Scot Mcknight hosts one of the finest curated blogs today over at Jesus Creed. Recently he posted an article about the problem of plagiarism in the pulpit. I thought it might be helpful for folks, particularly folks in my church to understand how we approach this at Discovery.
To me, plagiarism comes down to two primary issues: the intent to mislead and the lack of attribution to the original author/thinker.
A preacher gets up and shares a story in the first person that did not happen to him. He read about it or heard it in a sermon or it happened to a friend but he tells it as if it happened to him. Plagiarism
A preacher shares an idea that she heard without appropriately attributing the source implying that it is her original idea. Plagiarism.
Plagiarism is the short cut solution to appear more impressive than you are, to appear smarter than you really are. But it doesn’t relieve that pressure, it just feeds it. Plagiarism is a secret sin, sometimes found out, but often not, making it more powerful than a public sin. It is not a kind taskmaster. At Discovery, we relieve the temptation to appear impressive in three ways.— Our preachers approach the pulpit with a posture of ‘fellow sojourner’ not ‘expert.’ More often than not our preachers share with our congregation what we are learning, not what we’ve known for years that everyone else needs to catch up with. This does not diminish the authority of a preacher, on the contrary in today’s skeptical age, I think it builds authority. We are not above the congregation. If you take a blood sample from us and test it, the DNA result would be “human” not a different species known as “preacher.” We are fellow sojourners who have a theological education and have been taught to study the Bible. We are not “sage in residence” or spiritual guru. Subtle difference maybe, but it puts a nasty dent into the temptation to look brilliant when you realize you are on the road with everyone else.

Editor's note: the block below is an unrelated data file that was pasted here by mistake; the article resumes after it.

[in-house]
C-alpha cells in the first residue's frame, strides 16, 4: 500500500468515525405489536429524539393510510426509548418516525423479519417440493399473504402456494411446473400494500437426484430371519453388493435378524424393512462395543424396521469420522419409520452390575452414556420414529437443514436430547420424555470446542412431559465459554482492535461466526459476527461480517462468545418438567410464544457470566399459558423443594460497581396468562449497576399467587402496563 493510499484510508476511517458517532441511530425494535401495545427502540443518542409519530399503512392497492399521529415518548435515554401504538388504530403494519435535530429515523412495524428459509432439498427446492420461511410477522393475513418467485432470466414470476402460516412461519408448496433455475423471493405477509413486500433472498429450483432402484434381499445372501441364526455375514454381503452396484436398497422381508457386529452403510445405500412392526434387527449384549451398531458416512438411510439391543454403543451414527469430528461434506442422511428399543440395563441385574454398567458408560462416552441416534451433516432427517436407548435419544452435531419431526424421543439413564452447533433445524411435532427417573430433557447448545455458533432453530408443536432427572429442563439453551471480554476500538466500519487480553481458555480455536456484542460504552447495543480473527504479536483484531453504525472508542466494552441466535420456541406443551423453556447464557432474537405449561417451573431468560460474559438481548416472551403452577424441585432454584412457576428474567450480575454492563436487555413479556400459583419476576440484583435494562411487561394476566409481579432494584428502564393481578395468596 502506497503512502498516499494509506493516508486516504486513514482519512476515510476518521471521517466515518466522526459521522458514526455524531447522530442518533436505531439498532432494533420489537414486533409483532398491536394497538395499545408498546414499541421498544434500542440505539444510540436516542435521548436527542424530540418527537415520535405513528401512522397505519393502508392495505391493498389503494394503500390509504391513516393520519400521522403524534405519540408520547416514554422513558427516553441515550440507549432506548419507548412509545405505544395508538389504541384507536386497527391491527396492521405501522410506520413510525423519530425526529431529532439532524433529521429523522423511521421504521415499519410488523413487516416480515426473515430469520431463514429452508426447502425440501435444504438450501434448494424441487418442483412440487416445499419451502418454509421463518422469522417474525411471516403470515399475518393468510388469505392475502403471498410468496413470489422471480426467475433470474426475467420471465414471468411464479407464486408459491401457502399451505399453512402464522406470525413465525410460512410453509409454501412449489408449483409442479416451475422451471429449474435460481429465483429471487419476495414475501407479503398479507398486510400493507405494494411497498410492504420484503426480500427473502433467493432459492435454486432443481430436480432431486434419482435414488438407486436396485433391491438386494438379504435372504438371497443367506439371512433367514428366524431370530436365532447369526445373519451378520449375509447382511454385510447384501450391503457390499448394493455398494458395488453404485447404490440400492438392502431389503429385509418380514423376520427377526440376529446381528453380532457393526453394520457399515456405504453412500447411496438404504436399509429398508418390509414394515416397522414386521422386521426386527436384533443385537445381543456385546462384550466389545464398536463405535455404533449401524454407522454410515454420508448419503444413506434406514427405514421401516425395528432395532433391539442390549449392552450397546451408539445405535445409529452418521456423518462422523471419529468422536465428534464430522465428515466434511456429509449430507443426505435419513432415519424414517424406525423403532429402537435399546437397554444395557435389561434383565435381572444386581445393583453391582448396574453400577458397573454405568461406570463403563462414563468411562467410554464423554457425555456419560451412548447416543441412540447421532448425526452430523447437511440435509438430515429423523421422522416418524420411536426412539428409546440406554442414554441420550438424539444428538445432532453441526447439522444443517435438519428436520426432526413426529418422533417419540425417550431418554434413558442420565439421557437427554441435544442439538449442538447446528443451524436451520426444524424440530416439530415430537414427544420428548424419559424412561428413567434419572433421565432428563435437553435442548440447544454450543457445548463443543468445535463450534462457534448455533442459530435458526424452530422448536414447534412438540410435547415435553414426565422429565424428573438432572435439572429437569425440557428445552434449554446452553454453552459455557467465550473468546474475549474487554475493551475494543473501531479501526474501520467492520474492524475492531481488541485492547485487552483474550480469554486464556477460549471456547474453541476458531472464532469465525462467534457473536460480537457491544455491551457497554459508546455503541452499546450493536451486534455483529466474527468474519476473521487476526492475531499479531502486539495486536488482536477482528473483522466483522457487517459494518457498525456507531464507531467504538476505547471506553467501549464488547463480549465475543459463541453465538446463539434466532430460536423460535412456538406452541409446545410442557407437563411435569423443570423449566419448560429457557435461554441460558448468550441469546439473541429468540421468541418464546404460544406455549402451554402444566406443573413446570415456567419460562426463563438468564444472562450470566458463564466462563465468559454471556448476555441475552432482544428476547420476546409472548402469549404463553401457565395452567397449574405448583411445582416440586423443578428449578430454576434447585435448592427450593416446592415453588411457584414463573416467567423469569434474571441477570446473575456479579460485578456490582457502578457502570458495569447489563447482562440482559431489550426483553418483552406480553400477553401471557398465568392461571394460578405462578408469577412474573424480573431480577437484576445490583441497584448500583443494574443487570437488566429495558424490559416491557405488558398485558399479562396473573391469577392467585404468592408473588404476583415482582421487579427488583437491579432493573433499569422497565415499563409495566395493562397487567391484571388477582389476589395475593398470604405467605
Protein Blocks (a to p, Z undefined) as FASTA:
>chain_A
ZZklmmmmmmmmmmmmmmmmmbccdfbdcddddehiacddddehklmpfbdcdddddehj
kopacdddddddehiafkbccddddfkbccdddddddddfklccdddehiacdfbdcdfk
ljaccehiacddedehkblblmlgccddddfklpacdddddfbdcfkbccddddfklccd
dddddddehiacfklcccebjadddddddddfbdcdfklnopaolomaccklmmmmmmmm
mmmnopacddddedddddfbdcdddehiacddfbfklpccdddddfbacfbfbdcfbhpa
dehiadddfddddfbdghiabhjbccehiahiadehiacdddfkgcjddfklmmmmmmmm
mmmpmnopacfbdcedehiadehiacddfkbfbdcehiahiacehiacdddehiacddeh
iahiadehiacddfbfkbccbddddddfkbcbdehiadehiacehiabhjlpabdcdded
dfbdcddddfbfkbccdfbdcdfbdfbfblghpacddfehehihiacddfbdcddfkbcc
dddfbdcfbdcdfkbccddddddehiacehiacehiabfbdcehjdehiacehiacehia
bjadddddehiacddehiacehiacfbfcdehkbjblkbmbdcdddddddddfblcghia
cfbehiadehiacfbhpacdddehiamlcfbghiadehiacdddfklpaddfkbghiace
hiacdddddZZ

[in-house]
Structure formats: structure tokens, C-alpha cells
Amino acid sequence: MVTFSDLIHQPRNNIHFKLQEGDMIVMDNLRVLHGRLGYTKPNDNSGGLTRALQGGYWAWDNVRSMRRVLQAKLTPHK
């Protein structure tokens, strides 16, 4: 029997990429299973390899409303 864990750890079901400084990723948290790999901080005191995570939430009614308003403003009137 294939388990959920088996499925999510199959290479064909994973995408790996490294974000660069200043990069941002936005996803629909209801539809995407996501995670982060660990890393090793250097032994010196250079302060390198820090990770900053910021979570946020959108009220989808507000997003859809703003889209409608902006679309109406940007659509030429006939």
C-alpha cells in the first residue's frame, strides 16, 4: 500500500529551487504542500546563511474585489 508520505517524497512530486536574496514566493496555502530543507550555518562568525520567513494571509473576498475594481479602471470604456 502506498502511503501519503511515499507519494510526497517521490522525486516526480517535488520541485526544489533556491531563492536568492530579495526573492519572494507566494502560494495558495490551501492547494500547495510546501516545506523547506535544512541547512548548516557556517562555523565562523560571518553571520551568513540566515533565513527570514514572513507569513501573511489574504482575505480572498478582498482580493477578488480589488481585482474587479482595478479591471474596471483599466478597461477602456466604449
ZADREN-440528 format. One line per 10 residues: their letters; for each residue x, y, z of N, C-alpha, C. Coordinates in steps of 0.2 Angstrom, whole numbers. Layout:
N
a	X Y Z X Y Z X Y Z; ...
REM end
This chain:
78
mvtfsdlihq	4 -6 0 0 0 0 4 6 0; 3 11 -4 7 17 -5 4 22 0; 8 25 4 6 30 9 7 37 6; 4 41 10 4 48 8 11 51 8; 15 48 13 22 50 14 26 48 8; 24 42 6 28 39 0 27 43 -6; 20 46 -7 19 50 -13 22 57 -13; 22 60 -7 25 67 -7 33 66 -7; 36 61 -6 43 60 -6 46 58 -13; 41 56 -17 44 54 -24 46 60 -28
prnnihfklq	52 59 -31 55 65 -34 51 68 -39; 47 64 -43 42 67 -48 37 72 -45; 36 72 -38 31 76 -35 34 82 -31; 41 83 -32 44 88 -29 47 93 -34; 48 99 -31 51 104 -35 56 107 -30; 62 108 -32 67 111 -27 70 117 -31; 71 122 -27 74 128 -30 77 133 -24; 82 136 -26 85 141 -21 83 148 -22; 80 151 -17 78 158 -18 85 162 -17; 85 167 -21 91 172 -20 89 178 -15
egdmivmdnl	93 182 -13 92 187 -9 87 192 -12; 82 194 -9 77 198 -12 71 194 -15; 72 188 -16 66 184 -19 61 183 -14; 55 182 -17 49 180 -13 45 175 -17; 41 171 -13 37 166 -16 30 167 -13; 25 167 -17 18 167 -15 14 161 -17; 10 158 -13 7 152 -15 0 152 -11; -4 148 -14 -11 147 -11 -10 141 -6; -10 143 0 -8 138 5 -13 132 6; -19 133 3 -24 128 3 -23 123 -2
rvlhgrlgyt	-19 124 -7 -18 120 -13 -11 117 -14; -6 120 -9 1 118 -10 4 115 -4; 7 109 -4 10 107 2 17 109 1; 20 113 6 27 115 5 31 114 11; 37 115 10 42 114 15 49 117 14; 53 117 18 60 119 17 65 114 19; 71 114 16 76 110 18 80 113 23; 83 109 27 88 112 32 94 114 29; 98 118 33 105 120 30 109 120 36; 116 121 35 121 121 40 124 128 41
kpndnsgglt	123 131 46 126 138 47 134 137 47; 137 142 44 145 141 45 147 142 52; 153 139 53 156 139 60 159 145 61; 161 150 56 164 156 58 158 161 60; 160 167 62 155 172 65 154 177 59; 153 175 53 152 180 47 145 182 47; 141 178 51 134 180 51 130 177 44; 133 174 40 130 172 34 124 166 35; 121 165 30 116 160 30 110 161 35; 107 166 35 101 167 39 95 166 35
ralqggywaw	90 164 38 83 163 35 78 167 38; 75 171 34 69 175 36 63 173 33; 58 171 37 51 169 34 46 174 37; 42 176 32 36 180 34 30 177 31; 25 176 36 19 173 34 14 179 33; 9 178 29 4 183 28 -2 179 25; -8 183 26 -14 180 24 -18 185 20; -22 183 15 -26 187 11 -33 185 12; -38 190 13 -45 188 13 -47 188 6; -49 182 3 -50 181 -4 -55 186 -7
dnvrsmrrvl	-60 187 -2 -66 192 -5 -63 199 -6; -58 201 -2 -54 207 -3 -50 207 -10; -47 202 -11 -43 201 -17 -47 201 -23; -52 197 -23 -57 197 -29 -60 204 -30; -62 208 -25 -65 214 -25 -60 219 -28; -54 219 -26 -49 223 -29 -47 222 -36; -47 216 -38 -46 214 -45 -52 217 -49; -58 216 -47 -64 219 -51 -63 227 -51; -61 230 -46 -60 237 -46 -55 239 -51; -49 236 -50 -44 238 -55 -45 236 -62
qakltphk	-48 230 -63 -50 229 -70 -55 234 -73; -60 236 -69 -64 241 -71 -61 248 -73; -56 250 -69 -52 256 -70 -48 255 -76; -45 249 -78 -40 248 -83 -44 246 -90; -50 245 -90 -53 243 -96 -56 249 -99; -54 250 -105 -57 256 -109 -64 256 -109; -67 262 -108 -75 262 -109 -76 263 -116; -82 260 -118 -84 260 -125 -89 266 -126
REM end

— In a similar vein, we occasionally remind the congregation that bible knowledge does not automatically equal spiritual maturity. In modern churches, we automatically think Bible knowledge and time equal spiritual maturity, but the reality is, I spent 7 years full time studying the Bible under exceptional Bible scholars at college and graduate school. Since then, I spend 10 – 15 hours most weeks studying, plus annual study retreats. I buy theological books when they are released and I listen constantly to scholars and good thinkers. If after all that training and ongoing research I didn’t come away with the ability to listen to the text and apply it to our lives, there would be something seriously wrong with me. However, just because I can interpret the text does not make me more spiritual than, for example, the retired school teacher who serves in our nursery taking care of babies. She spent her years studying education and classroom management while I spent mine studying Bible and church history. Who is closer to Jesus? Impossible to say, but we know for sure that I don’t glean Bible wisdom because I’m a spiritual giant, I do it because I was well trained and have a weekly habit of study. Sharing some form of this reality with out church bridges the perceived gap between preacher and congregant.